Sunday, December 4, 2016

REVIEW: 'Shameless' - Mickey's Escape Leads to Complicated Emotions for Ian in 'Ride or Die'

Showtime's Shameless - Episode 7.10 "Ride or Die"

Fiona, facing mounting issues, contemplates Margo's offer to buy the laundromat. Ian tries to deal with the fact that Mickey might be out of prison. Kev and V take matters into their own hands after Svetlana's betrayal.

The world and characters of Shameless have changed so much over the years. That's a story that has been brought up a number of times this season. The characters' lives have always been complicated. But now, they are complicated in different ways because they've grown and made choices. Yes, the Gallagher siblings are still living in the same house. But the world around them has changed. They've benefitted from that change and have been crippled by it. Their community in the South Side of Chicago isn't the same as it was at the beginning of the series. This is no longer a place where the citizens will "shamelessly" do whatever it takes just to get by. This is no longer a place where people refuse to snitch on each other or sell out to the man. The neighborhood has been gentrified. The Gallaghers have taken ahold of the opportunities that come from that. Some of them have thrived in this new environment but it has also made them question their roots and whether they still abide by the rules they were raised in. Their world has changed. So when they are confronted with major decisions regarding their futures, it's even more intense and dramatic than ever before.

"Ride or Die" is an important episode of the season because it marks the return of Mickey Milkovich. Last week's episode dropped the bombshell that he has broken out of prison and may try to contact Ian. Mickey and Ian's relationship was such a crucial element of the show for many seasons. It was a fantastic love story that had so much importance in the cultural zeitgeist. It showed that a gay couple can be just as complicated and human as a straight couple can be. Plus, it really was the best version of love on the show. That love was real. And they found it despite their respective family situations and environment. They cared for each other. They stood by each other even when so many complicated and emotional things happened to them - including an abusive, homophobic father and a bipolar diagnosis. Despite all of that, they stayed together and were happy. That was the stance the show wanted the audience to take. That this was a couple worth rooting for and cherishing.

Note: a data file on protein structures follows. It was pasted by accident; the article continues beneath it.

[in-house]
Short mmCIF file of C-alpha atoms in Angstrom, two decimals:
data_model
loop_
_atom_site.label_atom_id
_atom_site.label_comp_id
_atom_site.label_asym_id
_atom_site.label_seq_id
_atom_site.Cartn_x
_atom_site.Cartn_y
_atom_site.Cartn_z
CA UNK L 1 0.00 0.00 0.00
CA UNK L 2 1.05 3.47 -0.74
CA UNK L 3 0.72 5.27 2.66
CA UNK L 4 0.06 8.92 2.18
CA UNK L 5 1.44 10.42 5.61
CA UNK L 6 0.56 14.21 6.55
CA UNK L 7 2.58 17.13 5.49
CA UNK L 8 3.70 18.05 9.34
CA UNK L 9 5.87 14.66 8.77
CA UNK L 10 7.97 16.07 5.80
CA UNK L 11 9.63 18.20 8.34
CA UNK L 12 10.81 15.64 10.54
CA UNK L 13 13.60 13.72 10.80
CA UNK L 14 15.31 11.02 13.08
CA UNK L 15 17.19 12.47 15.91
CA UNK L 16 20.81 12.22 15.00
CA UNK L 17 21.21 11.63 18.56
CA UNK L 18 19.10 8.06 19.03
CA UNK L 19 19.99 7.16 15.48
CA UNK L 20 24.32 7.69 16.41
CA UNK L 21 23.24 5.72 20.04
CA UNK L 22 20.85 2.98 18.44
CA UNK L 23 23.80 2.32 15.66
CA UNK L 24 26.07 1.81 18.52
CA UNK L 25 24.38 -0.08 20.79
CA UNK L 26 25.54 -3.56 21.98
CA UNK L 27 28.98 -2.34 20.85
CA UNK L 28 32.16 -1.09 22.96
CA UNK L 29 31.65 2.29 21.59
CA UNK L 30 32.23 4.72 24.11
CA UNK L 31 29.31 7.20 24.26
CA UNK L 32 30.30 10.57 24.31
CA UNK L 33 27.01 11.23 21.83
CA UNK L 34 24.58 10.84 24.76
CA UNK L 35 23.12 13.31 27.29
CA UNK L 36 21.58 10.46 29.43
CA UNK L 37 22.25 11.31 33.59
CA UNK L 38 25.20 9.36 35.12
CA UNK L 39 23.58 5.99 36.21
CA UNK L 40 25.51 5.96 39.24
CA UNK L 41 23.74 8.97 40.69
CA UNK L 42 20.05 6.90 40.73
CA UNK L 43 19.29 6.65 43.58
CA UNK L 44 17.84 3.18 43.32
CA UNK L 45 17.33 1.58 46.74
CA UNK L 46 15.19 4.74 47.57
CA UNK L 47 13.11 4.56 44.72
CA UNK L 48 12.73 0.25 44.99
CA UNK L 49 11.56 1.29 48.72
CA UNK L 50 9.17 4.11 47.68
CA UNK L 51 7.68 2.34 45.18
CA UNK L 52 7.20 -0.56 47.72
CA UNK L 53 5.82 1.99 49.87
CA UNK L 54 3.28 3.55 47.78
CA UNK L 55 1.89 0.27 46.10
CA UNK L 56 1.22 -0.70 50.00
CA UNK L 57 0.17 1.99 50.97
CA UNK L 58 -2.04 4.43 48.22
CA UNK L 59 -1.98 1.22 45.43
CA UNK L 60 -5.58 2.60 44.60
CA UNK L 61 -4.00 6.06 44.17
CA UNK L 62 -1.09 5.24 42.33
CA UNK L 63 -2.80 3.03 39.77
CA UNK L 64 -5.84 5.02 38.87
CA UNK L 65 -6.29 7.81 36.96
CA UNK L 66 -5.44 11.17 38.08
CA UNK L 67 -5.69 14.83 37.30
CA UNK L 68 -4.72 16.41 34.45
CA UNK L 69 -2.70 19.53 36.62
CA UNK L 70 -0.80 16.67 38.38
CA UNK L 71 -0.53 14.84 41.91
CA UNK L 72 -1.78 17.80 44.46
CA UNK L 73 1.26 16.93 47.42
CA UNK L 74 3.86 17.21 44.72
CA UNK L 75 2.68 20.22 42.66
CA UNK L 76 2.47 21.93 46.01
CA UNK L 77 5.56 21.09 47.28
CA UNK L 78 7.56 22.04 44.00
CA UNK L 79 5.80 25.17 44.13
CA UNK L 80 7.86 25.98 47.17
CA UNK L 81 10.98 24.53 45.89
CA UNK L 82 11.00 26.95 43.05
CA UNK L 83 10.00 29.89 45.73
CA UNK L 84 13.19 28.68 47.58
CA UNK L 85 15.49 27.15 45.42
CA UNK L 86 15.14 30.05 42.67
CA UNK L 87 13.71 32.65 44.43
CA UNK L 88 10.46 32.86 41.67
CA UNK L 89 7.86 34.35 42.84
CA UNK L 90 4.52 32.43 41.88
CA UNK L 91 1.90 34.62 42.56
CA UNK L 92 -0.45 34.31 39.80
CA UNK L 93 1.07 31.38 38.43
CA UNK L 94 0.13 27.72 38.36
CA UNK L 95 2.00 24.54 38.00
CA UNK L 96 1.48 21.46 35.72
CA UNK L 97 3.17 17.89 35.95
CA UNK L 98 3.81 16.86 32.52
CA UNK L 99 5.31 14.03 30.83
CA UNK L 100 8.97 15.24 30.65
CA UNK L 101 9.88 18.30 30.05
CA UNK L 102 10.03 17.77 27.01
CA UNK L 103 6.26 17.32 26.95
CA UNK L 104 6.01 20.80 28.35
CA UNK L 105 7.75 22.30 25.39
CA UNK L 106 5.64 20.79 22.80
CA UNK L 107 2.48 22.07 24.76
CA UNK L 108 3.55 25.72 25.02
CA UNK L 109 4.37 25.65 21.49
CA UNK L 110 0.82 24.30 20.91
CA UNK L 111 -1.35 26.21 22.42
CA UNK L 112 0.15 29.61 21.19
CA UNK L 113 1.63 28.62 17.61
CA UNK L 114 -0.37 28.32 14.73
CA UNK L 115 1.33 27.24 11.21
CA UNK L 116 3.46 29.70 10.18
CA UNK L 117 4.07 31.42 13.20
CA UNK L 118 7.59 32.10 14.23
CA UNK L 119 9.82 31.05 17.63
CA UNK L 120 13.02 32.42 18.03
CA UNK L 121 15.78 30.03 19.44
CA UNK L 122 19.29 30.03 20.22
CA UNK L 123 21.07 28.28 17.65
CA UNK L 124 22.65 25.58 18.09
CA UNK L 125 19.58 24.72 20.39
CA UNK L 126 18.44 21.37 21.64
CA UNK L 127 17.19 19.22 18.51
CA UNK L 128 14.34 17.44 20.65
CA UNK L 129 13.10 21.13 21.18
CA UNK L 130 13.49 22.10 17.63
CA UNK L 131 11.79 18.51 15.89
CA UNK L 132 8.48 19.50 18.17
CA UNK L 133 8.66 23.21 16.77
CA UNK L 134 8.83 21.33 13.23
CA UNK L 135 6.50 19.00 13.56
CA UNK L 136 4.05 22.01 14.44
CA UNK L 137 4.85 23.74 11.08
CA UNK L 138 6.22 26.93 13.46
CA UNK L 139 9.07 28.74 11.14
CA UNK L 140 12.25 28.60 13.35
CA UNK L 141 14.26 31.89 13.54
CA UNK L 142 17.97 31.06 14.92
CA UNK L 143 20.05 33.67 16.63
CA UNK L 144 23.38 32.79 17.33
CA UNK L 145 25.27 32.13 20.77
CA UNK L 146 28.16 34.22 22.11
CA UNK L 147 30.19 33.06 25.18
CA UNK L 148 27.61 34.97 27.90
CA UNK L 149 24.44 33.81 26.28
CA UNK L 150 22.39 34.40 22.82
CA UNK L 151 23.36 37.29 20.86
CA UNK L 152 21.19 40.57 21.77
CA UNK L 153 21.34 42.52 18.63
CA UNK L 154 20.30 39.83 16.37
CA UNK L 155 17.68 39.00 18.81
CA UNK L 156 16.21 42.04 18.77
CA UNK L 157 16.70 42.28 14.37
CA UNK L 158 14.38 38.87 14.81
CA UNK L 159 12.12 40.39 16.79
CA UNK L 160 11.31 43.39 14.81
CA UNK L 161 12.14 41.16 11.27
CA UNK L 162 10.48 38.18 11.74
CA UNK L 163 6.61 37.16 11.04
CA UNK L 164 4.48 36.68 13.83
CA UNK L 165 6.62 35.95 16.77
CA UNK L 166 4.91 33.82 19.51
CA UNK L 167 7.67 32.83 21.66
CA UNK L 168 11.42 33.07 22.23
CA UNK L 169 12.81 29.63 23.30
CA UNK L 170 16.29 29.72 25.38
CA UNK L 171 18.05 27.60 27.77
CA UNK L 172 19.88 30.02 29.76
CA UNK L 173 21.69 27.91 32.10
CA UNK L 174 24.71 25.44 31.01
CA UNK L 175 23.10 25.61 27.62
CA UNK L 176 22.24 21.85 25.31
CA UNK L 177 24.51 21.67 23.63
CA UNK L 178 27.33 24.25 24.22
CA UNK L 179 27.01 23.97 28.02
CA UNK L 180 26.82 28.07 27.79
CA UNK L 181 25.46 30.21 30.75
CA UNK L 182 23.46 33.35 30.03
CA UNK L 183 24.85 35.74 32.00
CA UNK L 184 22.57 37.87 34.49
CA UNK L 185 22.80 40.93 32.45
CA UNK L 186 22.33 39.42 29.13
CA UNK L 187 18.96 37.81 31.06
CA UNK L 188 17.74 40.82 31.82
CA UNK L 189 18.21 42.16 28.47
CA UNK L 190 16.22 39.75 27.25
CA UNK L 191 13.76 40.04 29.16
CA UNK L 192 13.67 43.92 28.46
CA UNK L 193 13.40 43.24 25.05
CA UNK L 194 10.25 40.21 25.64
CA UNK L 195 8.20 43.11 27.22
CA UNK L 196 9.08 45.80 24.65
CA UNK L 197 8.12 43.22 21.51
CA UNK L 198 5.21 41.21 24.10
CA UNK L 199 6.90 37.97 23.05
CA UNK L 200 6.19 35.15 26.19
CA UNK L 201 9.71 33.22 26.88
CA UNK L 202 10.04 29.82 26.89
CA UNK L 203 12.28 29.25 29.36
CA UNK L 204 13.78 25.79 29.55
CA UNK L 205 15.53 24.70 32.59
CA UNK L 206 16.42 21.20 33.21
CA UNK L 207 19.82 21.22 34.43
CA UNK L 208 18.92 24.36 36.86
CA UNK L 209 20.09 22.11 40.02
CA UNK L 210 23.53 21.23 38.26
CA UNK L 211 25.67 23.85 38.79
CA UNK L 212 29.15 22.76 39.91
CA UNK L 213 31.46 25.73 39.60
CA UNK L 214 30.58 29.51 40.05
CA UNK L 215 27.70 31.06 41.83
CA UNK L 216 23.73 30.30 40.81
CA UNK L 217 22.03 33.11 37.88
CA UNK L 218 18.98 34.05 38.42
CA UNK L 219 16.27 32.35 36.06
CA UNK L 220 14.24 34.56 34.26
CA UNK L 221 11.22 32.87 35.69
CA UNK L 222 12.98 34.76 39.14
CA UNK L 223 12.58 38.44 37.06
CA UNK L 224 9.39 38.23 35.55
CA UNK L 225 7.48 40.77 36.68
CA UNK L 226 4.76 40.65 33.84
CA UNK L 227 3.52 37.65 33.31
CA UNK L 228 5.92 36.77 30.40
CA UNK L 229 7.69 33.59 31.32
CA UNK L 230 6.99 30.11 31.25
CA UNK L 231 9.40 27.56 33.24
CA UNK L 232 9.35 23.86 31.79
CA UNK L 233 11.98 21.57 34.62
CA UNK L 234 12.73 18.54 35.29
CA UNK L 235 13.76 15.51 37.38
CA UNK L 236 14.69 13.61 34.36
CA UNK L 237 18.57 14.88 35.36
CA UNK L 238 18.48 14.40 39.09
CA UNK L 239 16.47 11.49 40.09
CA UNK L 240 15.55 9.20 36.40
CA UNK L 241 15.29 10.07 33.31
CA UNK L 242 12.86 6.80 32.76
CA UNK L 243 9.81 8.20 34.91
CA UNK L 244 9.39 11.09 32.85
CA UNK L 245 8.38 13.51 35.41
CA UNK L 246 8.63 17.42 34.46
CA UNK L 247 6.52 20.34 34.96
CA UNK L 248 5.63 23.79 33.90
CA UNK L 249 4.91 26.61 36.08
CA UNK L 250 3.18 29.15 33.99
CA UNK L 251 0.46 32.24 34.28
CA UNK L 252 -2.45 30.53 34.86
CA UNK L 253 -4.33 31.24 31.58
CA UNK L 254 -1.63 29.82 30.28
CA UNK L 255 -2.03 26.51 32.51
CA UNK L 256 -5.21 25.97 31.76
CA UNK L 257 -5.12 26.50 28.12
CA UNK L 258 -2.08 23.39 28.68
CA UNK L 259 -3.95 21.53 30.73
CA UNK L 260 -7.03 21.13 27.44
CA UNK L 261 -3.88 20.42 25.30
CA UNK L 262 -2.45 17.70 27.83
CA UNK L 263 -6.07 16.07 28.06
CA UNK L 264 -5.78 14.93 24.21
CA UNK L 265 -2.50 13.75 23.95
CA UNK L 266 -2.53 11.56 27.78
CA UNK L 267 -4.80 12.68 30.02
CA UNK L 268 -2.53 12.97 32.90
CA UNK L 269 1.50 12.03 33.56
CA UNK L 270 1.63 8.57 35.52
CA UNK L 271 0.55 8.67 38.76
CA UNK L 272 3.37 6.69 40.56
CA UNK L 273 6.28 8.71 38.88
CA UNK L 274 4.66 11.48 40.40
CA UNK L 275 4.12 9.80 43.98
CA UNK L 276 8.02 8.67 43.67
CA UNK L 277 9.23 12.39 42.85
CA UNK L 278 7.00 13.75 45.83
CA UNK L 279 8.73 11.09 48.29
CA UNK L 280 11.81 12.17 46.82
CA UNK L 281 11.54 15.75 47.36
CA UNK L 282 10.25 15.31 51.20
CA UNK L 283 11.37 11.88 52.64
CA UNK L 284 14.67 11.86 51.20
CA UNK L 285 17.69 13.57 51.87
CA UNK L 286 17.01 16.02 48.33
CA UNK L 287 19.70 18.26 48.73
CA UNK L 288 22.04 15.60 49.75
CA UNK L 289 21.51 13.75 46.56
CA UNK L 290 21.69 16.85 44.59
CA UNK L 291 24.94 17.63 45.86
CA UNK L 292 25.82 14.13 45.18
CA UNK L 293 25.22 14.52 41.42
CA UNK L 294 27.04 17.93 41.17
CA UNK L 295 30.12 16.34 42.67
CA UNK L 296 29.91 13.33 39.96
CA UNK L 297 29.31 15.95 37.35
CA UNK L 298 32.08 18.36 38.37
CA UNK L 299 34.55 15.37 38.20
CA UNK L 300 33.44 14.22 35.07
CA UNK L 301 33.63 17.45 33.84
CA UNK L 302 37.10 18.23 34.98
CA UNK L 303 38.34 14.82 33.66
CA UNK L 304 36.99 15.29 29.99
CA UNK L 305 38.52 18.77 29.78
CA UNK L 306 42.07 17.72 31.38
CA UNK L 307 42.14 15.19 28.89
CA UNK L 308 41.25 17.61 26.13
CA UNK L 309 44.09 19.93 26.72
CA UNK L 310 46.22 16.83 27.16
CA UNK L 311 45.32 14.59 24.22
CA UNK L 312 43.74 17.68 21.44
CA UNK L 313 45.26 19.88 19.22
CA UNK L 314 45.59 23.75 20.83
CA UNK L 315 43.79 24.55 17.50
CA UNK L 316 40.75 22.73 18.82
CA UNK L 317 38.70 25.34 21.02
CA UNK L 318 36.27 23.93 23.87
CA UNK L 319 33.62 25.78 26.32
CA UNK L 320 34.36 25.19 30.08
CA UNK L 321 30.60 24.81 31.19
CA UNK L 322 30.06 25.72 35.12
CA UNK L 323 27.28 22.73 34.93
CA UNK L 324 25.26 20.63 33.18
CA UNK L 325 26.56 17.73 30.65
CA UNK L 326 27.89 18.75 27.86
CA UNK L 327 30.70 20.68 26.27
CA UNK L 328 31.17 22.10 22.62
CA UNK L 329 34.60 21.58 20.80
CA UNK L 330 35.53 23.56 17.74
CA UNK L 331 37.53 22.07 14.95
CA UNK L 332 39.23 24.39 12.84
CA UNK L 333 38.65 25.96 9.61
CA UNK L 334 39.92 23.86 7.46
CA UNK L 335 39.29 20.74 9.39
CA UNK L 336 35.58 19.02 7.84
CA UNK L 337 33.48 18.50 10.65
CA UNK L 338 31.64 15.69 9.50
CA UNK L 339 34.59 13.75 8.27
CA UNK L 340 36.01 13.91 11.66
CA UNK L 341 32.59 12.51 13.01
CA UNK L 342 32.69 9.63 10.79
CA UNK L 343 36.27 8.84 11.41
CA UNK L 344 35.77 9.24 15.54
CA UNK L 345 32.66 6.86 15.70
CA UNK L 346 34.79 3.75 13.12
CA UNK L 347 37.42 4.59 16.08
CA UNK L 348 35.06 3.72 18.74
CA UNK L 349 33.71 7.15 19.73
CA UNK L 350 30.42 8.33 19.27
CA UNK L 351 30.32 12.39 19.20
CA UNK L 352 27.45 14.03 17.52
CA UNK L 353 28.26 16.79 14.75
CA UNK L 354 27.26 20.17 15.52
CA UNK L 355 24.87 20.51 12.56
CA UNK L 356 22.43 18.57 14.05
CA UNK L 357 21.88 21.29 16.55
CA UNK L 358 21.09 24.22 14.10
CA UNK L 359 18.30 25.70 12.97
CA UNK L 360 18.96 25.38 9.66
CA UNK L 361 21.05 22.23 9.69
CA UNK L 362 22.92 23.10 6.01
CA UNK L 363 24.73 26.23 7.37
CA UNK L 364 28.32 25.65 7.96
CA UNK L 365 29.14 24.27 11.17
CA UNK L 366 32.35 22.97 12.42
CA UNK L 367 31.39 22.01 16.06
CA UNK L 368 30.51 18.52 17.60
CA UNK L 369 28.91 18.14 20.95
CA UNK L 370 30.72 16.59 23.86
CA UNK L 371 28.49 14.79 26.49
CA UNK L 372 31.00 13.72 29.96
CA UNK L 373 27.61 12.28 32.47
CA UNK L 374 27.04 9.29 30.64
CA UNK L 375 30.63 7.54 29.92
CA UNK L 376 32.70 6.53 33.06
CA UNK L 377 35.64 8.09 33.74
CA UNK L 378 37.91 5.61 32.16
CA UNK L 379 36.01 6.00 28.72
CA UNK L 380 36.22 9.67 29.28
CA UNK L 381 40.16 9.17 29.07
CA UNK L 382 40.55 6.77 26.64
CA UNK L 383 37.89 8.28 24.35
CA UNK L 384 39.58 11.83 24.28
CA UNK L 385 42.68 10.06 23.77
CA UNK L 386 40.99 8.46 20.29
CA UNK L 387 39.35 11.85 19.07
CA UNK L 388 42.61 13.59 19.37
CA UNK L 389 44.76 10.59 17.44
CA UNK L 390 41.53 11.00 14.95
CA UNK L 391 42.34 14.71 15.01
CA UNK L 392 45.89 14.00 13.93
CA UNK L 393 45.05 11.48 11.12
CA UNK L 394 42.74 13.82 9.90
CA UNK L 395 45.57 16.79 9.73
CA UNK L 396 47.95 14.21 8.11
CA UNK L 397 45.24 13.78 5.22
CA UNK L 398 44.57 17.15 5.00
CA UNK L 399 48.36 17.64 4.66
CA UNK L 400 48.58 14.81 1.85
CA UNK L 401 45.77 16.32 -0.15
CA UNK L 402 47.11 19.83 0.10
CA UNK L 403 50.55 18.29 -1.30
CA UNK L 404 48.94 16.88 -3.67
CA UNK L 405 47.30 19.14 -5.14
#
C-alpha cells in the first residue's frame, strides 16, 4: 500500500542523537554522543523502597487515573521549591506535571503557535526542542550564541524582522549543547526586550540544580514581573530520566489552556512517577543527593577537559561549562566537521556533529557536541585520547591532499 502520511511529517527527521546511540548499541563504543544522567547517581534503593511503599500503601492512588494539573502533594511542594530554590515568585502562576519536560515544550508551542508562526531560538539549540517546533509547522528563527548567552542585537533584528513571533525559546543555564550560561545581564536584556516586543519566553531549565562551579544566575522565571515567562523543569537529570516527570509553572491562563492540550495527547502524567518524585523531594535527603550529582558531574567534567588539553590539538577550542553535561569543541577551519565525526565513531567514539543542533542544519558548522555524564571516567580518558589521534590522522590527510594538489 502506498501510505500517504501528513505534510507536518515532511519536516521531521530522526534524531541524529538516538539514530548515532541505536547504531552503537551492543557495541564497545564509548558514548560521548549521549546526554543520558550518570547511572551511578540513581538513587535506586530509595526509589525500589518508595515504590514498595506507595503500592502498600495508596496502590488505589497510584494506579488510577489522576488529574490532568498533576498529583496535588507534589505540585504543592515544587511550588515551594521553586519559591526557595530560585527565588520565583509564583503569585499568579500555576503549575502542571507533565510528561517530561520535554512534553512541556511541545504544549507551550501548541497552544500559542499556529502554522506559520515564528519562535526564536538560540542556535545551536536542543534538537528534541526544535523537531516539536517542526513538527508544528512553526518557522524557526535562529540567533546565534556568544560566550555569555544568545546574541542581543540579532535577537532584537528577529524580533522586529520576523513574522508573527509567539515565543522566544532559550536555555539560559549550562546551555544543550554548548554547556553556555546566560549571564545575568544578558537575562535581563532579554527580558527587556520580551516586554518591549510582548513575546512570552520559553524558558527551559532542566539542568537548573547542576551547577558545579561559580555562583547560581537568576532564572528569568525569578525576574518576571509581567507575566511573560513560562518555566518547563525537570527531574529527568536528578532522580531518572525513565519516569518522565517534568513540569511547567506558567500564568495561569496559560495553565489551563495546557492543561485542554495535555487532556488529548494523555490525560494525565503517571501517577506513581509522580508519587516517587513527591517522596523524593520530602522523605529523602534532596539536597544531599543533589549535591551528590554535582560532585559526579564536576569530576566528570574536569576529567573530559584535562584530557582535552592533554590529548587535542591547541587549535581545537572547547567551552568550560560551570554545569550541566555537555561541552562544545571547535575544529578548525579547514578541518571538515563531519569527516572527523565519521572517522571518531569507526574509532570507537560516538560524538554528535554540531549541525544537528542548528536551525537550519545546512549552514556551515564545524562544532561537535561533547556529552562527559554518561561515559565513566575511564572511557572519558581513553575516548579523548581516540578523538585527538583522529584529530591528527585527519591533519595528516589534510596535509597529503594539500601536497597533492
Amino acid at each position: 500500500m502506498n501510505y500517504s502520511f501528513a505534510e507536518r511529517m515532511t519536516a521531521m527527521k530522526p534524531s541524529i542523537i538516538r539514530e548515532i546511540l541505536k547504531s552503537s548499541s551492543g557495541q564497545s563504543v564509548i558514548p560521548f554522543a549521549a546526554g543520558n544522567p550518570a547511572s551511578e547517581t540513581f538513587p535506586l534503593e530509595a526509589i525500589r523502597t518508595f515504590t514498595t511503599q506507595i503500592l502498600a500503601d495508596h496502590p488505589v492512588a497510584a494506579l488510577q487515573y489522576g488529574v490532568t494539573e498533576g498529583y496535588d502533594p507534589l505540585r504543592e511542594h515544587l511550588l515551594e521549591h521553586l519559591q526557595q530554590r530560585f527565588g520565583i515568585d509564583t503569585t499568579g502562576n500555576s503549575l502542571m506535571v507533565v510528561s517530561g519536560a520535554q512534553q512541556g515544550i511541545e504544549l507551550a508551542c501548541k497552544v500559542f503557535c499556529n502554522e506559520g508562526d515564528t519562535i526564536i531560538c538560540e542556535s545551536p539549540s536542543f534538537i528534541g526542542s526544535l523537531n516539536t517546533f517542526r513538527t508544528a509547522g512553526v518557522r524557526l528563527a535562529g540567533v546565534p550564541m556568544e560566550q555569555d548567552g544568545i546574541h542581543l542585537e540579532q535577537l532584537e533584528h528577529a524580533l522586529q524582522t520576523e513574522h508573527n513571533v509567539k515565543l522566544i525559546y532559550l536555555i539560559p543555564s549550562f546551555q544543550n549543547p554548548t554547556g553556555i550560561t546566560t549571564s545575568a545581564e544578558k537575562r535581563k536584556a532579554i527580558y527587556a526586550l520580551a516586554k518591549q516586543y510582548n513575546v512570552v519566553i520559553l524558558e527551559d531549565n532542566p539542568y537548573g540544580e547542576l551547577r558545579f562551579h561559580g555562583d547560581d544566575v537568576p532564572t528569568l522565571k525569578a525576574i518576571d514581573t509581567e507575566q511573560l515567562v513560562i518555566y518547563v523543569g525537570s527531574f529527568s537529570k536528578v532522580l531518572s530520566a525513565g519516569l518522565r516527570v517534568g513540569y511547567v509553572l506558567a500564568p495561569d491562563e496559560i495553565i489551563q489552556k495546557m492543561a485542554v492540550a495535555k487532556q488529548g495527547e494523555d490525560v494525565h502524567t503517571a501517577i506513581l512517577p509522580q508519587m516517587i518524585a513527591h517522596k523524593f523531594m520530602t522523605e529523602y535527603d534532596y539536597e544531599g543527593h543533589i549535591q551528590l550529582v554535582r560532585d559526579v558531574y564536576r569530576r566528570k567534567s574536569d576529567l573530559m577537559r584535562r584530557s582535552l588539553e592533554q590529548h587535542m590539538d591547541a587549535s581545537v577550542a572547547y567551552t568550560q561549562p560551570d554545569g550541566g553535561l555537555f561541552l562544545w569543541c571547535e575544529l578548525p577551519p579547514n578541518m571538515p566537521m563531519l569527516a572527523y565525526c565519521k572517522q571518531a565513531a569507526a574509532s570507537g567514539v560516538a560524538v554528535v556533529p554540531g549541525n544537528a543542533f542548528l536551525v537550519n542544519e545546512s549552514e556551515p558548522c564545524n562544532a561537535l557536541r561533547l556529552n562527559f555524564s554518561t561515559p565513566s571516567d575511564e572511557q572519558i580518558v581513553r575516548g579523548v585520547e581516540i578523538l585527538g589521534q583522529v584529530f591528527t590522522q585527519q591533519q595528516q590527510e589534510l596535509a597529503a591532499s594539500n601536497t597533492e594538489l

And then, Ian and Mickey's story abruptly ended at the start of Season 6. Noel Fisher was always one of the best performers of the show but he wanted to explore different professional options. That was an understandable impulse for him as an actor with a rising profile. The show did the best it could in writing him off with a lengthy prison sentence. Mickey would always love Ian but Ian had to move on and build a life without Mickey in it. That was something the show really struggled with though. Ian's stories haven't been that great for the last two seasons. He doesn't need to be with Mickey in order to be a compelling character. But it was apparent that it was an important part of his identity. Season 6 was a failure because the show skipped other necessary plot points in order to throw him into a new relationship. Things have been better this year because he has a successful job and a relationship that makes him question his own ignorance in this world. He's largely been happy and stable this season. So that makes it an exciting time for Mickey to return. So the question once again becomes: is Ian destined to be with Mickey in order to find his greatest love? And now, it's unclear if the show still believes that.